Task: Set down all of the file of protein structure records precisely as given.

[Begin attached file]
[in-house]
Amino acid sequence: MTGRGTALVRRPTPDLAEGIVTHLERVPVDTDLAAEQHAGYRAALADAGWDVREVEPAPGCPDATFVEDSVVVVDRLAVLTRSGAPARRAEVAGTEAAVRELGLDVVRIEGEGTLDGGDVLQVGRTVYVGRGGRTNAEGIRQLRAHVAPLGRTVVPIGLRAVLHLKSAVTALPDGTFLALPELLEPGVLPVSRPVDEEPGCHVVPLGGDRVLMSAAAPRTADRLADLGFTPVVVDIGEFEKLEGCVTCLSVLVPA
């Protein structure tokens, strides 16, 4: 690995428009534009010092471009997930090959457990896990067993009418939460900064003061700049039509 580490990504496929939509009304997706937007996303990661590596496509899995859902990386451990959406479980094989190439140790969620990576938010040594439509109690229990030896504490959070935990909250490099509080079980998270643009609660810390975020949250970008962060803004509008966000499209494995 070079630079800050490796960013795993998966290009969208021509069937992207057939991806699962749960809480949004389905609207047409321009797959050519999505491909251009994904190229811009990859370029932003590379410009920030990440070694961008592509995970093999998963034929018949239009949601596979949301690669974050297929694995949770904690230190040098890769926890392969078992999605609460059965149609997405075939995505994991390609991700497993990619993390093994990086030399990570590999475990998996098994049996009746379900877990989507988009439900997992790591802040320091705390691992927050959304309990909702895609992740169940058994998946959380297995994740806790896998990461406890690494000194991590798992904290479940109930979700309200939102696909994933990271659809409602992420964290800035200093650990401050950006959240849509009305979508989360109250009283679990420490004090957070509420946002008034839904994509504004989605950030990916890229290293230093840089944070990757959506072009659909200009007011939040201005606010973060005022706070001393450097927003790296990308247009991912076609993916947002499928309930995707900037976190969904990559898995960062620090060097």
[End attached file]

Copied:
[in-house]
Amino acid sequence: MTGRGTALVRRPTPDLAEGIVTHLERVPVDTDLAAEQHAGYRAALADAGWDVREVEPAPGCPDATFVEDSVVVVDRLAVLTRSGAPARRAEVAGTEAAVRELGLDVVRIEGEGTLDGGDVLQVGRTVYVGRGGRTNAEGIRQLRAHVAPLGRTVVPIGLRAVLHLKSAVTALPDGTFLALPELLEPGVLPVSRPVDEEPGCHVVPLGGDRVLMSAAAPRTADRLADLGFTPVVVDIGEFEKLEGCVTCLSVLVPA
């Protein structure tokens, strides 16, 4: 690995428009534009010092471009997930090959457990896990067993009418939460900064003061700049039509 580490990504496929939509009304997706937007996303990661590596496509899995859902990386451990959406479980094989190439140790969620990576938010040594439509109690229990030896504490959070935990909250490099509080079980998270643009609660810390975020949250970008962060803004509008966000499209494995 070079630079800050490796960013795993998966290009969208021509069937992207057939991806699962749960809480949004389905609207047409321009797959050519999505491909251009994904190229811009990859370029932003590379410009920030990440070694961008592509995970093999998963034929018949239009949601596979949301690669974050297929694995949770904690230190040098890769926890392969078992999605609460059965149609997405075939995505994991390609991700497993990619993390093994990086030399990570590999475990998996098994049996009746379900877990989507988009439900997992790591802040320091705390691992927050959304309990909702895609992740169940058994998946959380297995994740806790896998990461406890690494000194991590798992904290479940109930979700309200939102696909994933990271659809409602992420964290800035200093650990401050950006959240849509009305979508989360109250009283679990420490004090957070509420946002008034839904994509504004989605950030990916890229290293230093840089944070990757959506072009659909200009007011939040201005606010973060005022706070001393450097927003790296990308247009991912076609993916947002499928309930995707900037976190969904990559898995960062620090060097």